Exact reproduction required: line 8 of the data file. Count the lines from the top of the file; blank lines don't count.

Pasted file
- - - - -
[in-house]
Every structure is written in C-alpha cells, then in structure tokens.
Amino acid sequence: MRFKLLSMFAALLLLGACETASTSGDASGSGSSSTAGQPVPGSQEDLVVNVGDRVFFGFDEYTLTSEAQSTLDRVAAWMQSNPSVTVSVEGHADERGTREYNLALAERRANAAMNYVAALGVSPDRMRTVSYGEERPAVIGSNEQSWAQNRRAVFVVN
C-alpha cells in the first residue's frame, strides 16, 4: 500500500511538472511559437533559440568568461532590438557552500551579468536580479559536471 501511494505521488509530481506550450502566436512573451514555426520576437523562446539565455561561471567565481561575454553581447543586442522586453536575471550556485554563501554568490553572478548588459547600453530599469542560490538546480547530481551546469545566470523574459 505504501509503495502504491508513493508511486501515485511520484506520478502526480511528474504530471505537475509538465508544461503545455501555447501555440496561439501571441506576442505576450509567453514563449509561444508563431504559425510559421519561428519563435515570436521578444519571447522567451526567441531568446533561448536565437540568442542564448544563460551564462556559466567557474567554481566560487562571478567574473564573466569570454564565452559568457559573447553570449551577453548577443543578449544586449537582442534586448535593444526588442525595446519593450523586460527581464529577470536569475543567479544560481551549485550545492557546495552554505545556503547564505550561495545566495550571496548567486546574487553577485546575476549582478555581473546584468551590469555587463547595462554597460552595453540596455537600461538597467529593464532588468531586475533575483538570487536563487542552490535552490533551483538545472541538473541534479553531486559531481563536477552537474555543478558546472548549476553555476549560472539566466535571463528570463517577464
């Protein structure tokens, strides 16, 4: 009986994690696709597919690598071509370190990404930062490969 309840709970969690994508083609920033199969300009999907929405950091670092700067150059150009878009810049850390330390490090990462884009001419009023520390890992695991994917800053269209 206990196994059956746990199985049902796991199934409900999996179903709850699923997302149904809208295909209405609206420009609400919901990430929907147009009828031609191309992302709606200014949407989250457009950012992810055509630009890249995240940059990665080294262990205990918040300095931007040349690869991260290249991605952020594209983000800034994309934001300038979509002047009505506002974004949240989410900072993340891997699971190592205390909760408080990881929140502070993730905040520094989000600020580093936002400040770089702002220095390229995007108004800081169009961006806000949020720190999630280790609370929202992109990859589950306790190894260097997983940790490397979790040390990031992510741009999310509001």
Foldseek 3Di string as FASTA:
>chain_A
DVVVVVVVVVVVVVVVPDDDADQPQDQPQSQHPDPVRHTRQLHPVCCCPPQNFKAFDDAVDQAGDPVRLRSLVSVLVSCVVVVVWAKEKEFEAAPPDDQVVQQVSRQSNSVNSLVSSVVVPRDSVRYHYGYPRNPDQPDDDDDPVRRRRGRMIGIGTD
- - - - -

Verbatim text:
DVVVVVVVVVVVVVVVPDDDADQPQDQPQSQHPDPVRHTRQLHPVCCCPPQNFKAFDDAVDQAGDPVRLRSLVSVLVSCVVVVVWAKEKEFEAAPPDDQVVQQVSRQSNSVNSLVSSVVVPRDSVRYHYGYPRNPDQPDDDDDPVRRRRGRMIGIGTD